Some fascinating historical perspectives mixed with wisdom and what I can only describe as an alien mindset. I recommend this book not to those seeking a greater understanding of Zen, but rather to those who want to understand the spiritual underpinnings of samurai culture. ( )
  jamestomasino | Sep 11, 2021 |
This book has aphorisms and truisms and ideals and things. Some of the wisdom is kinda culturally specific and sexist. For instance, never have a daughter. "Daughters bring shame to the family," according to the book. Also, if you are a retainer to a samurai, you have to kill yourself when your master dies. It has other interesting ideas too, but those are the ones that stuck out in my mind.

According to the book, the translator selected two hundred excerpts from the works known collectively as the Hagakure and this distillation of knowledge is what resulted. It's not that long of a book and it is really fragmented, but all in all it is a pretty good volume of Eastern Wisdom. ( )
  Floyd3345 | Jun 15, 2019 |
Another one I read years ago. Note the biohazard kamon on the cover. ( )
  nicdevera | Mar 3, 2017 |
Showing 1-5 of 13 (next | show all)
Hagakure („U senci lišća”) je priručnik za samurajsku klasu sačinjen iz niza kratkih anegdota i razmišljanja koji istovremeno pružaju uvid i uputstva za način ponašanja koji iziskuje bušido - istinski duh i staza ratnika. Ovo nije filozofska knjiga u smislu u kome se ta reč uglavnom razume: to je zbirka misli i izreka prikupljenih u razdoblju od sedam godina, i kao takva pokriva široku lepezu predmeta, često bez posebnog reda.

Delo predstavlja model življenja koji je veoma udaljen od našeg pragmatizma i materijalizma, upućujući intuitivan, pre nego racionalan poziv, u svojoj tvrdnji da je bušido staza smrti, i da je samo onaj samuraj koji je spreman i voljan da umre u bilo kom trenutku potpuno iskren prema svom gospodaru. Mada je Hagakure godinama bio tekst držan u strogoj tajnosti i poznat jedino ratnicima vazalima provincije Hizen kojima je i sam autor pripadao, kasnije je on došao na glas kao klasično delo o samurajskoj filozofiji, vršeći tako snažan uticaj na mnoge naredne naraštaje i stičući brojne poklonike, među kojima se našao i Jukio Mišima.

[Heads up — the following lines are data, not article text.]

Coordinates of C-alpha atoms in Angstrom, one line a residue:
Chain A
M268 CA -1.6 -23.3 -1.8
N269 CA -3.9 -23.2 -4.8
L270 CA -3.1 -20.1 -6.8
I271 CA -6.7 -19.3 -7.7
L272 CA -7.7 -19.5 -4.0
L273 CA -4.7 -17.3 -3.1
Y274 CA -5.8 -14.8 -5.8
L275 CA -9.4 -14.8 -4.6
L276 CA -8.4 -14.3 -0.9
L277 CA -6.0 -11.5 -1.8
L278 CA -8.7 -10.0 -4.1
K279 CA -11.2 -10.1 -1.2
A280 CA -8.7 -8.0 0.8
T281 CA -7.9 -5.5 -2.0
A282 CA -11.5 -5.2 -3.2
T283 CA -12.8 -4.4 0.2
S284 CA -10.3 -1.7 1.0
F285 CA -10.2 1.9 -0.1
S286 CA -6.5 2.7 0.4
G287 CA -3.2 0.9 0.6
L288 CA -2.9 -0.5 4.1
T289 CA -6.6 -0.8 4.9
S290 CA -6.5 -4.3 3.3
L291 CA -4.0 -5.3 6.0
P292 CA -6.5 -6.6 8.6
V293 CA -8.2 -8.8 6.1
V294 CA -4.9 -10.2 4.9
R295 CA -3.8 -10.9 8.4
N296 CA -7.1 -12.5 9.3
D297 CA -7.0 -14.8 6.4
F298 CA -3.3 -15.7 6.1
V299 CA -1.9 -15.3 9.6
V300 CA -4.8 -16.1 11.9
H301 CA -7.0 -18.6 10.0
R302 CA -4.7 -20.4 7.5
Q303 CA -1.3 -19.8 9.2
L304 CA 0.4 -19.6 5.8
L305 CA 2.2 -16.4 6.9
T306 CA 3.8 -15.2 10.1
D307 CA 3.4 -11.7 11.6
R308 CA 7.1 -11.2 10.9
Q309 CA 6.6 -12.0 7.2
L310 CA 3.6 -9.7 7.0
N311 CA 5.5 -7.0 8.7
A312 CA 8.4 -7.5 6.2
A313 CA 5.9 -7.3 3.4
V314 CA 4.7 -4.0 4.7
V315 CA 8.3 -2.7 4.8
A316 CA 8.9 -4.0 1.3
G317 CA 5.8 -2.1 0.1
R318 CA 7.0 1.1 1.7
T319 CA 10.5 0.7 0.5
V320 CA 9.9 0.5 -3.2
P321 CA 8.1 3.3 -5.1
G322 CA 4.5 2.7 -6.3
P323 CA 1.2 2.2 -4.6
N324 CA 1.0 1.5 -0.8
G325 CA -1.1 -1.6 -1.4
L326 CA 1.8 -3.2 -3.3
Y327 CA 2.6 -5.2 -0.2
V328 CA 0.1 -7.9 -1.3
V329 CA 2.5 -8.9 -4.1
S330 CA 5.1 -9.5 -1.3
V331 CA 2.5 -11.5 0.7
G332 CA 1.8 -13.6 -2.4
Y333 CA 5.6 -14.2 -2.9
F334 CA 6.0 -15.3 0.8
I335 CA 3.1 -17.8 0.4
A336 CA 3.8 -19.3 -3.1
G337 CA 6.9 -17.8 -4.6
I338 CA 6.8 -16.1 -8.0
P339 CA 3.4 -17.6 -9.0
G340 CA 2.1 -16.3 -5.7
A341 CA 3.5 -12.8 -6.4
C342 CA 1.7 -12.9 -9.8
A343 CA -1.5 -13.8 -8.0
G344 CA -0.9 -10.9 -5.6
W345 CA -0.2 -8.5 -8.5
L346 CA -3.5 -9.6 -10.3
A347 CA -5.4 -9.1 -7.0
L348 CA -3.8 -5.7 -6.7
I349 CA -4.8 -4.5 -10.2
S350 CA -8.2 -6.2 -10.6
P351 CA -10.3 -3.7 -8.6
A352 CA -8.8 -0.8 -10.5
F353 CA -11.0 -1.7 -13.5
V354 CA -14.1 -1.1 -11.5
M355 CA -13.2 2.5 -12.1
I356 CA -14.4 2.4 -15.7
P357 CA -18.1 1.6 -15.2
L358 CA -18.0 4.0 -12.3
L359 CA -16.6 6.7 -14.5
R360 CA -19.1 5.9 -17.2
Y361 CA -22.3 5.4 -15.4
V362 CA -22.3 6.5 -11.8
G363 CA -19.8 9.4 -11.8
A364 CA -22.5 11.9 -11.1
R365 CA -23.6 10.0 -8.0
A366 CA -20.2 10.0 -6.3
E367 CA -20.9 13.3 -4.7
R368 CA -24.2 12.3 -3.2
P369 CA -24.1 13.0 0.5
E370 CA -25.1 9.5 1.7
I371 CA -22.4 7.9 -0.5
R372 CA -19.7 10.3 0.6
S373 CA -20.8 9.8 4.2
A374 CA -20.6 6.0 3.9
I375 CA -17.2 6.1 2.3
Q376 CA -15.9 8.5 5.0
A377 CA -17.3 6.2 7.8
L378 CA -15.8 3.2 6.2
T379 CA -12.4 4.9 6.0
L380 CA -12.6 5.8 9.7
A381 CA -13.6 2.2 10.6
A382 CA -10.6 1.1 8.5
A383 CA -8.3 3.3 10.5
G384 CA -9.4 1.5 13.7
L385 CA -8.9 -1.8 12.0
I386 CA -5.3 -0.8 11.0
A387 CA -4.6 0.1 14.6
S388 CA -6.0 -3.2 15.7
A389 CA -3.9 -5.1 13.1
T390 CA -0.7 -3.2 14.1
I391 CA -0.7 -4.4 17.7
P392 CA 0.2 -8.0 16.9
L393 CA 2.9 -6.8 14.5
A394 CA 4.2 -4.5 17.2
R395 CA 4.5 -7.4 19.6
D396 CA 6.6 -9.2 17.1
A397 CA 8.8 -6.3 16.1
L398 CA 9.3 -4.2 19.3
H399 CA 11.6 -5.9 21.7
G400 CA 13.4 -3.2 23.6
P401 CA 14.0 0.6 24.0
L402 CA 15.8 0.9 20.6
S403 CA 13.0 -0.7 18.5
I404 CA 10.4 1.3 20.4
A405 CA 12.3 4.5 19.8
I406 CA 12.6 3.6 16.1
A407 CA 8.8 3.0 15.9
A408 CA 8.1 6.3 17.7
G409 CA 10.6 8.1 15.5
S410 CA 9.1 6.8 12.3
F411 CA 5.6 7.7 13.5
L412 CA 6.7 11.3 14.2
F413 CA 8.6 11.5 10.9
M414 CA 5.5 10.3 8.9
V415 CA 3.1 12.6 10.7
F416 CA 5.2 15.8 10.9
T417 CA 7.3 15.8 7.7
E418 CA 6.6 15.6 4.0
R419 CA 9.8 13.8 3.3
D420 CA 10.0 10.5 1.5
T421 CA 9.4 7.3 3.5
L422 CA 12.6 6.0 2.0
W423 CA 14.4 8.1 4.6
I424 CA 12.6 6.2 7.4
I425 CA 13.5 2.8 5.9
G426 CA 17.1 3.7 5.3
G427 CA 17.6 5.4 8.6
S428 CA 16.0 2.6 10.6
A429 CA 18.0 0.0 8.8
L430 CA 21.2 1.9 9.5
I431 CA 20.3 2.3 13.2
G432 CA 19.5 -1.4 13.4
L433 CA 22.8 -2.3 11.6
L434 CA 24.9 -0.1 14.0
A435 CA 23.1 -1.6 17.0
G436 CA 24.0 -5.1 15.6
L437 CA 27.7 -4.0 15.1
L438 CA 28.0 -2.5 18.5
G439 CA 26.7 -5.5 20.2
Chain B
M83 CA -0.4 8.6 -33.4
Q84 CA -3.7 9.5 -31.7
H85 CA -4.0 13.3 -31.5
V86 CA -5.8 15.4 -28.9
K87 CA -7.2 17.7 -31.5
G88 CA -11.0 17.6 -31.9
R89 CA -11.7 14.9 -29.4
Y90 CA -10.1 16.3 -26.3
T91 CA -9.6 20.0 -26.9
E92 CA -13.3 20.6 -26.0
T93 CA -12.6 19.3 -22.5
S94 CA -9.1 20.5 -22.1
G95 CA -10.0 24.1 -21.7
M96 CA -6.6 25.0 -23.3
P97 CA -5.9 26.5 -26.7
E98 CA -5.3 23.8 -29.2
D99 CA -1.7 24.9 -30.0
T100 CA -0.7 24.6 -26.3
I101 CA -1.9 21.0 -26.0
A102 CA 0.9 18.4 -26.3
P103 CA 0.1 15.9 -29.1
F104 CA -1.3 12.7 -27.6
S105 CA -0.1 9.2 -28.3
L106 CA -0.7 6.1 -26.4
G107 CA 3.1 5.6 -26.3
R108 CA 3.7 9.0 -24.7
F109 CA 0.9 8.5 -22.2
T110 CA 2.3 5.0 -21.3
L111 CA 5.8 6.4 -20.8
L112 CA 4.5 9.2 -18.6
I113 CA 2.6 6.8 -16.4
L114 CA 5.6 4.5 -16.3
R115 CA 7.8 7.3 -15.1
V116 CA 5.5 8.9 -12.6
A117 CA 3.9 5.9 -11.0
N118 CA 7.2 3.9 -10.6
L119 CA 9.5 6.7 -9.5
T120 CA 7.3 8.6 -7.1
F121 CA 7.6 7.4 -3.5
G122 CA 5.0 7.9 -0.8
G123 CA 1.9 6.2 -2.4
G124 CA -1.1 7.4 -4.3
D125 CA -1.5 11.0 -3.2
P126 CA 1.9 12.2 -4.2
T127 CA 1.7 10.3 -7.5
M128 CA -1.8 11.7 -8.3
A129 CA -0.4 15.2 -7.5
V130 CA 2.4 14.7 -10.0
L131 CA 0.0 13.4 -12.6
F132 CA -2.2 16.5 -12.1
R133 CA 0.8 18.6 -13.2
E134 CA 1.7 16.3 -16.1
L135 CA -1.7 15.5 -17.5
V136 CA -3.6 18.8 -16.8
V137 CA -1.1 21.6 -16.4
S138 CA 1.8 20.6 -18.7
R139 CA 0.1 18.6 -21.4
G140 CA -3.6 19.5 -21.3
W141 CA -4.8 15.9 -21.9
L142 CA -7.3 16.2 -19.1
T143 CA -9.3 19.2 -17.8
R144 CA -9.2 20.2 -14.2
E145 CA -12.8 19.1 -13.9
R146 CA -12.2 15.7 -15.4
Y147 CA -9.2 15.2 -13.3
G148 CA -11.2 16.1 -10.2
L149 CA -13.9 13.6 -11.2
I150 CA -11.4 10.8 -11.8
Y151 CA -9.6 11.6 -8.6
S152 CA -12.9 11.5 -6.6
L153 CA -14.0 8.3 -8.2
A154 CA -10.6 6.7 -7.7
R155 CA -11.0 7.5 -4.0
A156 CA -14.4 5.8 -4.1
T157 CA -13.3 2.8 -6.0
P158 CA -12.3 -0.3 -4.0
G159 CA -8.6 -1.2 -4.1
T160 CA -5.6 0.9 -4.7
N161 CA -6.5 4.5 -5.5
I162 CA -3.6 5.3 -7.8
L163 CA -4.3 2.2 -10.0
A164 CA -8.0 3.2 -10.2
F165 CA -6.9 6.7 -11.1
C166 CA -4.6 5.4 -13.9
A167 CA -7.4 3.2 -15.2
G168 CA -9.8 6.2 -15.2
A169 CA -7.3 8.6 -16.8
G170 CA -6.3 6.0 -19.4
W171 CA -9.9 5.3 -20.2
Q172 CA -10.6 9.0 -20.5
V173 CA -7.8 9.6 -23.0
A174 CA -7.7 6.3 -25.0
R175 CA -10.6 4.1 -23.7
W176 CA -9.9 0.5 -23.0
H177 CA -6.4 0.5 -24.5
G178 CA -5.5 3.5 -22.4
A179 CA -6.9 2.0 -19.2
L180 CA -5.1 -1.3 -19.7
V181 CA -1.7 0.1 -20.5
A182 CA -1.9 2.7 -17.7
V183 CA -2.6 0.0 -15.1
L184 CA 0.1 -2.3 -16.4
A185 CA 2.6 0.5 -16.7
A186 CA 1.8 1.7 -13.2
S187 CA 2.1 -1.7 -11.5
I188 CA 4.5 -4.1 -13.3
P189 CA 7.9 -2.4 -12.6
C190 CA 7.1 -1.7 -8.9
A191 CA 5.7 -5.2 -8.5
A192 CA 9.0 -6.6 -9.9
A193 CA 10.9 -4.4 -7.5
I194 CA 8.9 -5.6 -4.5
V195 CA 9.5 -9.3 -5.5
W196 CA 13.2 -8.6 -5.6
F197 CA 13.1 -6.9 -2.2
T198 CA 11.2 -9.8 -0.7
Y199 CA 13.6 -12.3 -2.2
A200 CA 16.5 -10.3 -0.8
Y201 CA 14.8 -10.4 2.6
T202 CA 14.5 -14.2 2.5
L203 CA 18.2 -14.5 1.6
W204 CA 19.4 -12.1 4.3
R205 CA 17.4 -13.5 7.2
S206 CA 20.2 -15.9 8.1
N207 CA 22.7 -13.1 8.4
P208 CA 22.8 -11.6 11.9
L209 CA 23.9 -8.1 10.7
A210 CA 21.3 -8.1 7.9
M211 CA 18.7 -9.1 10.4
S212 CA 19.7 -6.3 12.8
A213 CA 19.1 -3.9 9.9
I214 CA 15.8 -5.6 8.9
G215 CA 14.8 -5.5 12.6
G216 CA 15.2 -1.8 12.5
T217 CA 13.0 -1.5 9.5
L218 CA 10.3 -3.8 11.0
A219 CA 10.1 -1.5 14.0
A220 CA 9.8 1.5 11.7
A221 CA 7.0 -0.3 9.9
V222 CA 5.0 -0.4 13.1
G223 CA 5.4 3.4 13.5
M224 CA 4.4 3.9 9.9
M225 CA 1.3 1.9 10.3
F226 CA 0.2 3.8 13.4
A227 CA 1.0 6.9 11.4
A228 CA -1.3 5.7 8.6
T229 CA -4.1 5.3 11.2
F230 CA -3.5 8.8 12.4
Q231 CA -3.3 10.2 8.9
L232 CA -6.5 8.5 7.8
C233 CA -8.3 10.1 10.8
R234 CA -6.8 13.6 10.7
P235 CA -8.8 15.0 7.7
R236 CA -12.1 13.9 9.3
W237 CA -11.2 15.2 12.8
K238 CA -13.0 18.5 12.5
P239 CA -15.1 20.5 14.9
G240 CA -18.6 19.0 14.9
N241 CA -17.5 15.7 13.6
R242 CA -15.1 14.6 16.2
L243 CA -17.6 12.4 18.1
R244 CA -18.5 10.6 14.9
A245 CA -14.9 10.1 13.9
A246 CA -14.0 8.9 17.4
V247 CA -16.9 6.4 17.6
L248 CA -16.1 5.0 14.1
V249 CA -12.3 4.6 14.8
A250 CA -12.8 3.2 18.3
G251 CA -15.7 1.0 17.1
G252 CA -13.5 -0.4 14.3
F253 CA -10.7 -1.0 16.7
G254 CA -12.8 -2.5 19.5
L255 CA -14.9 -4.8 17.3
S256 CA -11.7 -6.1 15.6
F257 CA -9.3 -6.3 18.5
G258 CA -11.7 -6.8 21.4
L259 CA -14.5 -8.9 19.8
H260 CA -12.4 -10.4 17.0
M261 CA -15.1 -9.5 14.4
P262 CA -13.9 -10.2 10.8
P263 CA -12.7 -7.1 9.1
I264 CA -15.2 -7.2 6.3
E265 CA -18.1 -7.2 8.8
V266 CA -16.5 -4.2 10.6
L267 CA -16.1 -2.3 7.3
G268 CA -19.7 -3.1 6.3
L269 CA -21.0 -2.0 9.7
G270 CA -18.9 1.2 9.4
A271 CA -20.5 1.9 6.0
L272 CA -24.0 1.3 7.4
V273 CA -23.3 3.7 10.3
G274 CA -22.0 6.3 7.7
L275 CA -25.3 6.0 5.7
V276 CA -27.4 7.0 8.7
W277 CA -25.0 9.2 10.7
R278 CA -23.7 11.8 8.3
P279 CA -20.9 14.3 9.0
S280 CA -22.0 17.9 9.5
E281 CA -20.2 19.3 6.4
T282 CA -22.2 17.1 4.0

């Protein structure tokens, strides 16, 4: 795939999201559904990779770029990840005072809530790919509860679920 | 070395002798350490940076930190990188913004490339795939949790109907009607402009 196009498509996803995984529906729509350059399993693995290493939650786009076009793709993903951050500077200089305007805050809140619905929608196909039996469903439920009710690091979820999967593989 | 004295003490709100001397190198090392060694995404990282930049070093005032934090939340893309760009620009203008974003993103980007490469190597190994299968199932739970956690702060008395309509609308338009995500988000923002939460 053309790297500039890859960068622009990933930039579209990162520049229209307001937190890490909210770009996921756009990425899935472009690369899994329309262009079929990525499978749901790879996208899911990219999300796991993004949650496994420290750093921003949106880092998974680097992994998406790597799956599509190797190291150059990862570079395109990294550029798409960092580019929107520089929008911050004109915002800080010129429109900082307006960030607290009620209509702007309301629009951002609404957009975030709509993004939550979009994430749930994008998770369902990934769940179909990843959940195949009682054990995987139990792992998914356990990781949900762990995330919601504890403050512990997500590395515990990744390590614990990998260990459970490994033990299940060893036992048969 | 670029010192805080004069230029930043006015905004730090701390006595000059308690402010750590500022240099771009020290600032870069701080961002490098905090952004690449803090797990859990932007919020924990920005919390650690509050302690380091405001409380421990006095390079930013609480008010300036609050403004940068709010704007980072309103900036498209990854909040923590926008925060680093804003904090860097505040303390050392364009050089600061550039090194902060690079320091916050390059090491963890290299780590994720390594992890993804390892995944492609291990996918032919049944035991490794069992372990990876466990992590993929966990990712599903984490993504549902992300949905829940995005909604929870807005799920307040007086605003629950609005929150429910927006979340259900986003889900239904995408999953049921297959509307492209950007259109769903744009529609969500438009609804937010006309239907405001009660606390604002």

Jamamoto Cunetomo (1659-1719) je bio samuraj-sluga iz klana Nabešima, koji je gospodario provincijom Hizen. Postao je budistički monah 1700. godine, nakon što je Šogunska vlada zabranila praksu cufiku - samoubistvo sluge nakon smrti svog gospodara. Knjiga je posvećena jednom mlađem samuraju tokom autorove izolacije u periodu od sedam godina.
added by Sensei-CRS | editknjigainfo.com
 
Hagakure („U senci lišća”) je priručnik za samurajsku klasu sačinjen iz niza kratkih anegdota i razmišljanja koji istovremeno pružaju uvid i uputstva za način ponašanja koji iziskuje bušido - istinski duh i staza ratnika. Ovo nije filozofska knjiga u smislu u kome se ta reč uglavnom razume: to je zbirka misli i izreka prikupljenih u razdoblju od sedam godina, i kao takva pokriva široku lepezu predmeta, često bez posebnog reda.

Delo predstavlja model življenja koji je veoma udaljen od našeg pragmatizma i materijalizma, upućujući intuitivan, pre nego racionalan poziv, u svojoj tvrdnji da je bušido staza smrti, i da je samo onaj samuraj koji je spreman i voljan da umre u bilo kom trenutku potpuno iskren prema svom gospodaru. Mada je Hagakure godinama bio tekst držan u strogoj tajnosti i poznat jedino ratnicima vazalima provincije Hizen kojima je i sam autor pripadao, kasnije je on došao na glas kao klasično delo o samurajskoj filozofiji, vršeći tako snažan uticaj na mnoge naredne naraštaje i stičući brojne poklonike, među kojima se našao i Jukio Mišima.
Jamamoto Cunetomo (1659-1719) je bio samuraj-sluga iz klana Nabešima, koji je gospodario provincijom Hizen. Postao je budistički monah 1700. godine, nakon što je Šogunska vlada zabranila praksu cufiku - samoubistvo sluge nakon smrti svog gospodara. Knjiga je posvećena jednom mlađem samuraju tokom autorove izolacije u periodu od sedam godina.